One of the most common reasons couples argue according to experts is disappointment because of unmet expectations. It isn’t that you shouldn’t have expectations, but they need to be realistic and flexible. For instance, a good marriage will most likely help you to thrive but it’s never going to be like Romeo and Juliet because we all have flaws and stumble at times.
One of the most common unrealistic expectations that I’ve seen as a marriage counselor is that your spouse will fix everything, and be there for you through thick and thin.
For instance, Sydney, 35, sought couples counseling because she had a lot of resentment toward Evan,34, stemming from him not being present at her grandmother’s funeral.
He had just started a new job and was sent to a mandatory training. Sydney also complained that Evan could have been more supportive of her while she was mourning the loss of her favorite grandma.
Sydney put it like this: “I know Evan had to be away for work but maybe his boss would have understood if he’d make more of an effort to explain. He doesn’t really get it that my grandma helped raise me and we were very close. He acts like I should just get over her sudden death quickly.”
Evan responded: “I’m sorry that I wasn’t there for you when her grandma died. I love you and want to make it up to you. I was under a lot of pressure to go to a training out-of-state and learn new skills but I should have at least requested time off. There’s a lot riding on this job and the stress of it clouded my vision. I’m so sorry that I wasn’t there for you when you needed me.”
After listening to Evan’s apology, Sydney forgave him for not attending her grandmother’s funeral. She also listened to his side of the story and came to understand that his reasons for not coming were legitimate and based on fear of losing income and security from his new job.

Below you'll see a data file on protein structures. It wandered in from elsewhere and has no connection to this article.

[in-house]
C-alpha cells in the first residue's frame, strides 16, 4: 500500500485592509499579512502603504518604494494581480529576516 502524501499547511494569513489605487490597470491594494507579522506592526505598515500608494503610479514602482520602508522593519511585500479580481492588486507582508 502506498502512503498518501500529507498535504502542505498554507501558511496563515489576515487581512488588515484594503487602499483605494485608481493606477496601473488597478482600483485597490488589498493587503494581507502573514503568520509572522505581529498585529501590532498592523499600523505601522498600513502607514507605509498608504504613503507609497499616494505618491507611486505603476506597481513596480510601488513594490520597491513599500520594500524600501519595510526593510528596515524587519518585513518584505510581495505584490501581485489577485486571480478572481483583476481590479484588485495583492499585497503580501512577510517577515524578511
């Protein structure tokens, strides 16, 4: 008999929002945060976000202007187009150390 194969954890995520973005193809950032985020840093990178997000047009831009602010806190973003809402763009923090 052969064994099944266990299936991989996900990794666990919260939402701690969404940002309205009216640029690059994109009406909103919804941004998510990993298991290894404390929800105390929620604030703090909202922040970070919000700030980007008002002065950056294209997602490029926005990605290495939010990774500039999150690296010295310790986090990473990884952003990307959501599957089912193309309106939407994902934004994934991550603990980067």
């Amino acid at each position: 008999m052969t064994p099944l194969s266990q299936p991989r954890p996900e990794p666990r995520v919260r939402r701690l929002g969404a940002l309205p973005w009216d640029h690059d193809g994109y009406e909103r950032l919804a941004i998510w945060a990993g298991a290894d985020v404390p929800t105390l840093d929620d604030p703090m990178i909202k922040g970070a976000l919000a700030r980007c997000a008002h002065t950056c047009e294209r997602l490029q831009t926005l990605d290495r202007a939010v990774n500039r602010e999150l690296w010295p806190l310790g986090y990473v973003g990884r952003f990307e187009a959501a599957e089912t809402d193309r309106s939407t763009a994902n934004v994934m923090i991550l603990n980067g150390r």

In this example, Sydney’s belief that Evan’s going on a work trip had been an attempt to abandon her led her to have negative beliefs and expectations.
She accused and assumed the worst of him instead of giving him the benefit of doubt.
Psychologist Howard J. Markman explains: “Studies show that expectations not only affect what we perceive but can influence the actual behavior of those around us.”
For instance, if we believe someone is trustworthy, we might “pull” behavior consistent with our expectations and focus on the times when they follow through rather than let us down.
Our partner, in turn, might start acting more reliable because they feel more emotionally fulfilled and valued by us.
In Sydney’s case, her expectations of Evan’s being inconsistent on several occasions in the past, caused her to have a negative outlook toward him when he failed to attend her grandmother’s funeral.
How you think and what you expect from your partner can contribute to either harmony or unmet emotional needs in your marriage.
In fact, studies in psychology have demonstrated that we tend to see what we expect to see in others. This concept, a self-fulfilling prophecy, has been widely researched by psychologists, and it often predicts future behavior.
The self-fulfilling prophecy is a statement that alters actions and therefore comes true.
For instance, saying, “I’m probably going to have an awful week because my co-worker will be on vacation,” might alter your actions so any small negative thing that happens is blown out of proportion.
This may be an unconscious gesture. Indeed, you might espouse a self-fulfilling prophecy in a positive way “I’m going to have a good week and will get a lot done since I’ll be working alone” and act in ways that will actually make this prediction come true.
Most of us enter into marriage with one or more unrealistic expectations that can predispose us to unhappiness or emotional needs not being met in a relationship, if we don’t tackle them head-on.
A strong marriage (or remarriage) is one where you and your partner discuss expectations, compromise, and understand that conflict and differences of opinion come with the territory.